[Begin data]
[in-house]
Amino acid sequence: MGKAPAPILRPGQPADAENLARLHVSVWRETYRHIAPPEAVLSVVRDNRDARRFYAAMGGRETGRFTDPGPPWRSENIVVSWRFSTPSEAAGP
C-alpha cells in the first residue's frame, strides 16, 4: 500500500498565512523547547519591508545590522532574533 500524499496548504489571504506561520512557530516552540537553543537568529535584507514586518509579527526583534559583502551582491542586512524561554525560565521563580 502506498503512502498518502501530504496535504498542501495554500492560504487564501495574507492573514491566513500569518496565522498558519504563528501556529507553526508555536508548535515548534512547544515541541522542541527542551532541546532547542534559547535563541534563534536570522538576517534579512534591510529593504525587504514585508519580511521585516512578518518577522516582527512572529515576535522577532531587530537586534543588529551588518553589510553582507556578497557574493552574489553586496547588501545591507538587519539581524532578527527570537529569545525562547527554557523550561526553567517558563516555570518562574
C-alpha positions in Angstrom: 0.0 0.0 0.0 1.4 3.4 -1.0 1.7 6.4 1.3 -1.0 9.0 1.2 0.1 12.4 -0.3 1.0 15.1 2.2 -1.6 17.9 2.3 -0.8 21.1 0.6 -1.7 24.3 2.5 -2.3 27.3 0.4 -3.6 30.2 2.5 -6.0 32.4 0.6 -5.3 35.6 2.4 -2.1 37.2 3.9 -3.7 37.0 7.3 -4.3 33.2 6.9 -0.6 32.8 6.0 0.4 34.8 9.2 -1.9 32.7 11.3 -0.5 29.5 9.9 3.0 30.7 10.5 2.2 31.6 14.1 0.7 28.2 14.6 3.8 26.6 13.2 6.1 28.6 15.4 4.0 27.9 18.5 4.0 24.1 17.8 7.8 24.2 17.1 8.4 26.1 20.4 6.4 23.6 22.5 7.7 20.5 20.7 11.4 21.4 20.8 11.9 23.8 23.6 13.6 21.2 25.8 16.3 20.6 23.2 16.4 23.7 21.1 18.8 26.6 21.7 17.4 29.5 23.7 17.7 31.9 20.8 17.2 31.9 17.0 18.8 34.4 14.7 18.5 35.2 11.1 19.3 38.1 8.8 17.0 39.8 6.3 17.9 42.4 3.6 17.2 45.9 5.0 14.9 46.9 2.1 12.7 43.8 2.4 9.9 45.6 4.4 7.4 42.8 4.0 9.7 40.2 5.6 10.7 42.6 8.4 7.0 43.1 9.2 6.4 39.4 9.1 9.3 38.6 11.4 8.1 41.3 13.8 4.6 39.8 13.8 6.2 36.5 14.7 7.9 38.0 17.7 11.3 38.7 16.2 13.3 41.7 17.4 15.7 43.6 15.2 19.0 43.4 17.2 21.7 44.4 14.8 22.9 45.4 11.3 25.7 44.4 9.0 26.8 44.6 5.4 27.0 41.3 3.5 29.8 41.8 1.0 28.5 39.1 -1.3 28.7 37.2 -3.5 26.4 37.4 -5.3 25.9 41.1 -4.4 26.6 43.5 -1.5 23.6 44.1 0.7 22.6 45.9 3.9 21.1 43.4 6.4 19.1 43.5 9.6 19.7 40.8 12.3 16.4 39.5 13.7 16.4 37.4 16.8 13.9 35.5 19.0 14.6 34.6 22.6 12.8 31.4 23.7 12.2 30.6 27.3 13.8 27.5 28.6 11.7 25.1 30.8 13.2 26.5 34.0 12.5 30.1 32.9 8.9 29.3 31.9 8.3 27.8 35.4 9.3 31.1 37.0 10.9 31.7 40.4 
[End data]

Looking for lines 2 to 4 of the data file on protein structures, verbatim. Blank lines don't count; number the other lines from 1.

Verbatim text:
Amino acid sequence: MGKAPAPILRPGQPADAENLARLHVSVWRETYRHIAPPEAVLSVVRDNRDARRFYAAMGGRETGRFTDPGPPWRSENIVVSWRFSTPSEAAGP
C-alpha cells in the first residue's frame, strides 16, 4: 500500500498565512523547547519591508545590522532574533 500524499496548504489571504506561520512557530516552540537553543537568529535584507514586518509579527526583534559583502551582491542586512524561554525560565521563580 502506498503512502498518502501530504496535504498542501495554500492560504487564501495574507492573514491566513500569518496565522498558519504563528501556529507553526508555536508548535515548534512547544515541541522542541527542551532541546532547542534559547535563541534563534536570522538576517534579512534591510529593504525587504514585508519580511521585516512578518518577522516582527512572529515576535522577532531587530537586534543588529551588518553589510553582507556578497557574493552574489553586496547588501545591507538587519539581524532578527527570537529569545525562547527554557523550561526553567517558563516555570518562574
C-alpha positions in Angstrom: 0.0 0.0 0.0 1.4 3.4 -1.0 1.7 6.4 1.3 -1.0 9.0 1.2 0.1 12.4 -0.3 1.0 15.1 2.2 -1.6 17.9 2.3 -0.8 21.1 0.6 -1.7 24.3 2.5 -2.3 27.3 0.4 -3.6 30.2 2.5 -6.0 32.4 0.6 -5.3 35.6 2.4 -2.1 37.2 3.9 -3.7 37.0 7.3 -4.3 33.2 6.9 -0.6 32.8 6.0 0.4 34.8 9.2 -1.9 32.7 11.3 -0.5 29.5 9.9 3.0 30.7 10.5 2.2 31.6 14.1 0.7 28.2 14.6 3.8 26.6 13.2 6.1 28.6 15.4 4.0 27.9 18.5 4.0 24.1 17.8 7.8 24.2 17.1 8.4 26.1 20.4 6.4 23.6 22.5 7.7 20.5 20.7 11.4 21.4 20.8 11.9 23.8 23.6 13.6 21.2 25.8 16.3 20.6 23.2 16.4 23.7 21.1 18.8 26.6 21.7 17.4 29.5 23.7 17.7 31.9 20.8 17.2 31.9 17.0 18.8 34.4 14.7 18.5 35.2 11.1 19.3 38.1 8.8 17.0 39.8 6.3 17.9 42.4 3.6 17.2 45.9 5.0 14.9 46.9 2.1 12.7 43.8 2.4 9.9 45.6 4.4 7.4 42.8 4.0 9.7 40.2 5.6 10.7 42.6 8.4 7.0 43.1 9.2 6.4 39.4 9.1 9.3 38.6 11.4 8.1 41.3 13.8 4.6 39.8 13.8 6.2 36.5 14.7 7.9 38.0 17.7 11.3 38.7 16.2 13.3 41.7 17.4 15.7 43.6 15.2 19.0 43.4 17.2 21.7 44.4 14.8 22.9 45.4 11.3 25.7 44.4 9.0 26.8 44.6 5.4 27.0 41.3 3.5 29.8 41.8 1.0 28.5 39.1 -1.3 28.7 37.2 -3.5 26.4 37.4 -5.3 25.9 41.1 -4.4 26.6 43.5 -1.5 23.6 44.1 0.7 22.6 45.9 3.9 21.1 43.4 6.4 19.1 43.5 9.6 19.7 40.8 12.3 16.4 39.5 13.7 16.4 37.4 16.8 13.9 35.5 19.0 14.6 34.6 22.6 12.8 31.4 23.7 12.2 30.6 27.3 13.8 27.5 28.6 11.7 25.1 30.8 13.2 26.5 34.0 12.5 30.1 32.9 8.9 29.3 31.9 8.3 27.8 35.4 9.3 31.1 37.0 10.9 31.7 40.4 